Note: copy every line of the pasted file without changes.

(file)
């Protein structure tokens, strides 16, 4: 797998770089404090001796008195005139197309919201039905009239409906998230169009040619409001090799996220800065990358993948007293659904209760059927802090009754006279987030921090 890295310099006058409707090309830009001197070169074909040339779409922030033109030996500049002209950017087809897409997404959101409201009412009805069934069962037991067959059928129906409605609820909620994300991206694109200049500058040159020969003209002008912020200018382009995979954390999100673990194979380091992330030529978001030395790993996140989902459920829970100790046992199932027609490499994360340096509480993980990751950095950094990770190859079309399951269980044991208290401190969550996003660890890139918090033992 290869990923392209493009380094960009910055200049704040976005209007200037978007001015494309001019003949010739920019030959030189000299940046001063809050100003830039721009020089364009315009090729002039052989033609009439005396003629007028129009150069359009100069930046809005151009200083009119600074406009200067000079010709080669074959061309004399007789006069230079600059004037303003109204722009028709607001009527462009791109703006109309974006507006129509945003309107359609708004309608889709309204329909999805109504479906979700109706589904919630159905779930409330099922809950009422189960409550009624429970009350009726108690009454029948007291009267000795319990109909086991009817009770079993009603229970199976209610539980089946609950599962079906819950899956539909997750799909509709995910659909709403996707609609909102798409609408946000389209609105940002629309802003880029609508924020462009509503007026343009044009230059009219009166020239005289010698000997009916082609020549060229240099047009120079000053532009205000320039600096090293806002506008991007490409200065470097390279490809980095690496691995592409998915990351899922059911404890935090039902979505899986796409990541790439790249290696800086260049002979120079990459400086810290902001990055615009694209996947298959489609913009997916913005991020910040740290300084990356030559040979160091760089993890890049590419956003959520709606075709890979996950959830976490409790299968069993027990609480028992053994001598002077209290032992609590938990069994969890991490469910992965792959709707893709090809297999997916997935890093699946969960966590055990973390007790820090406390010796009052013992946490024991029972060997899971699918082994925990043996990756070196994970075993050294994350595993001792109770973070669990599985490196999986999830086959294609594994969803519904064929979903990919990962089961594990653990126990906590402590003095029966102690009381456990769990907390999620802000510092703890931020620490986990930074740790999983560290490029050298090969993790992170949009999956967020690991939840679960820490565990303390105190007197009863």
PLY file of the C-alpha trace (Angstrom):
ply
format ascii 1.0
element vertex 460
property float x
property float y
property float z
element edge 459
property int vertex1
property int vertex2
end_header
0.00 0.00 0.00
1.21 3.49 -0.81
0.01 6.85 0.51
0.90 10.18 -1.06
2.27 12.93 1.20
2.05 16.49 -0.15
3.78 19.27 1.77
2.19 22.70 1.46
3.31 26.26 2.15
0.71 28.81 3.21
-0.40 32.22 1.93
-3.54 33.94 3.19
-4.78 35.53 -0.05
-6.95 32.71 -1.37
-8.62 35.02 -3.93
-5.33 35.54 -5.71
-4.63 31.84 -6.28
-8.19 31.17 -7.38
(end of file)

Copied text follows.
């Protein structure tokens, strides 16, 4: 797998770089404090001796008195005139197309919201039905009239409906998230169009040619409001090799996220800065990358993948007293659904209760059927802090009754006279987030921090 890295310099006058409707090309830009001197070169074909040339779409922030033109030996500049002209950017087809897409997404959101409201009412009805069934069962037991067959059928129906409605609820909620994300991206694109200049500058040159020969003209002008912020200018382009995979954390999100673990194979380091992330030529978001030395790993996140989902459920829970100790046992199932027609490499994360340096509480993980990751950095950094990770190859079309399951269980044991208290401190969550996003660890890139918090033992 290869990923392209493009380094960009910055200049704040976005209007200037978007001015494309001019003949010739920019030959030189000299940046001063809050100003830039721009020089364009315009090729002039052989033609009439005396003629007028129009150069359009100069930046809005151009200083009119600074406009200067000079010709080669074959061309004399007789006069230079600059004037303003109204722009028709607001009527462009791109703006109309974006507006129509945003309107359609708004309608889709309204329909999805109504479906979700109706589904919630159905779930409330099922809950009422189960409550009624429970009350009726108690009454029948007291009267000795319990109909086991009817009770079993009603229970199976209610539980089946609950599962079906819950899956539909997750799909509709995910659909709403996707609609909102798409609408946000389209609105940002629309802003880029609508924020462009509503007026343009044009230059009219009166020239005289010698000997009916082609020549060229240099047009120079000053532009205000320039600096090293806002506008991007490409200065470097390279490809980095690496691995592409998915990351899922059911404890935090039902979505899986796409990541790439790249290696800086260049002979120079990459400086810290902001990055615009694209996947298959489609913009997916913005991020910040740290300084990356030559040979160091760089993890890049590419956003959520709606075709890979996950959830976490409790299968069993027990609480028992053994001598002077209290032992609590938990069994969890991490469910992965792959709707893709090809297999997916997935890093699946969960966590055990973390007790820090406390010796009052013992946490024991029972060997899971699918082994925990043996990756070196994970075993050294994350595993001792109770973070669990599985490196999986999830086959294609594994969803519904064929979903990919990962089961594990653990126990906590402590003095029966102690009381456990769990907390999620802000510092703890931020620490986990930074740790999983560290490029050298090969993790992170949009999956967020690991939840679960820490565990303390105190007197009863």
PLY file of the C-alpha trace (Angstrom):
ply
format ascii 1.0
element vertex 460
property float x
property float y
property float z
element edge 459
property int vertex1
property int vertex2
end_header
0.00 0.00 0.00
1.21 3.49 -0.81
0.01 6.85 0.51
0.90 10.18 -1.06
2.27 12.93 1.20
2.05 16.49 -0.15
3.78 19.27 1.77
2.19 22.70 1.46
3.31 26.26 2.15
0.71 28.81 3.21
-0.40 32.22 1.93
-3.54 33.94 3.19
-4.78 35.53 -0.05
-6.95 32.71 -1.37
-8.62 35.02 -3.93
-5.33 35.54 -5.71
-4.63 31.84 -6.28
-8.19 31.17 -7.38